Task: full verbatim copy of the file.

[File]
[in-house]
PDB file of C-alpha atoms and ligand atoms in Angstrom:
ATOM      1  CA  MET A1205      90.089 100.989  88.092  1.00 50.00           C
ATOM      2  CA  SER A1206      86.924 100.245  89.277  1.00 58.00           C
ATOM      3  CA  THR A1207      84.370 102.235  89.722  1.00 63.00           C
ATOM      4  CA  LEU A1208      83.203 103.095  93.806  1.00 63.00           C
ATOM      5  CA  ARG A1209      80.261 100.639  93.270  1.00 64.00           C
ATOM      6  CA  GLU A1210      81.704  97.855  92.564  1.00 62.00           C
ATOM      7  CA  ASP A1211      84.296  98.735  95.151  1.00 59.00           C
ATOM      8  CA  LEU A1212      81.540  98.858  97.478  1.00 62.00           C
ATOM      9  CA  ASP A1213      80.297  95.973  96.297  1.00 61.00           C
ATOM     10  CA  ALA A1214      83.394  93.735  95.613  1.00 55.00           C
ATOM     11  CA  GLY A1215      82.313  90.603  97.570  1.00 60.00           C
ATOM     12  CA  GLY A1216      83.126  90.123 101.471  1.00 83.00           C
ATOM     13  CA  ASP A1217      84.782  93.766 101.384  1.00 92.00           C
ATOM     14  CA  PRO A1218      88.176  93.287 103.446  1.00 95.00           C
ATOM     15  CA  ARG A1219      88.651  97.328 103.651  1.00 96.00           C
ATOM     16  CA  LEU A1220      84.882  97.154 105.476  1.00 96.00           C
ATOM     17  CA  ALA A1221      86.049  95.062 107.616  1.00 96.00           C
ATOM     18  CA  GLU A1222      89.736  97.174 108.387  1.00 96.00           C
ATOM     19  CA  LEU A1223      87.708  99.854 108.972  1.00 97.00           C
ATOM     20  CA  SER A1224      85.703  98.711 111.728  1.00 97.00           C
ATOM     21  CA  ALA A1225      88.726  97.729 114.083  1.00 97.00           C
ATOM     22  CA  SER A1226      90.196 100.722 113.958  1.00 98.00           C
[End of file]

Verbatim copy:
[in-house]
PDB file of C-alpha atoms and ligand atoms in Angstrom:
ATOM      1  CA  MET A1205      90.089 100.989  88.092  1.00 50.00           C
ATOM      2  CA  SER A1206      86.924 100.245  89.277  1.00 58.00           C
ATOM      3  CA  THR A1207      84.370 102.235  89.722  1.00 63.00           C
ATOM      4  CA  LEU A1208      83.203 103.095  93.806  1.00 63.00           C
ATOM      5  CA  ARG A1209      80.261 100.639  93.270  1.00 64.00           C
ATOM      6  CA  GLU A1210      81.704  97.855  92.564  1.00 62.00           C
ATOM      7  CA  ASP A1211      84.296  98.735  95.151  1.00 59.00           C
ATOM      8  CA  LEU A1212      81.540  98.858  97.478  1.00 62.00           C
ATOM      9  CA  ASP A1213      80.297  95.973  96.297  1.00 61.00           C
ATOM     10  CA  ALA A1214      83.394  93.735  95.613  1.00 55.00           C
ATOM     11  CA  GLY A1215      82.313  90.603  97.570  1.00 60.00           C
ATOM     12  CA  GLY A1216      83.126  90.123 101.471  1.00 83.00           C
ATOM     13  CA  ASP A1217      84.782  93.766 101.384  1.00 92.00           C
ATOM     14  CA  PRO A1218      88.176  93.287 103.446  1.00 95.00           C
ATOM     15  CA  ARG A1219      88.651  97.328 103.651  1.00 96.00           C
ATOM     16  CA  LEU A1220      84.882  97.154 105.476  1.00 96.00           C
ATOM     17  CA  ALA A1221      86.049  95.062 107.616  1.00 96.00           C
ATOM     18  CA  GLU A1222      89.736  97.174 108.387  1.00 96.00           C
ATOM     19  CA  LEU A1223      87.708  99.854 108.972  1.00 97.00           C
ATOM     20  CA  SER A1224      85.703  98.711 111.728  1.00 97.00           C
ATOM     21  CA  ALA A1225      88.726  97.729 114.083  1.00 97.00           C
ATOM     22  CA  SER A1226      90.196 100.722 113.958  1.00 98.00           C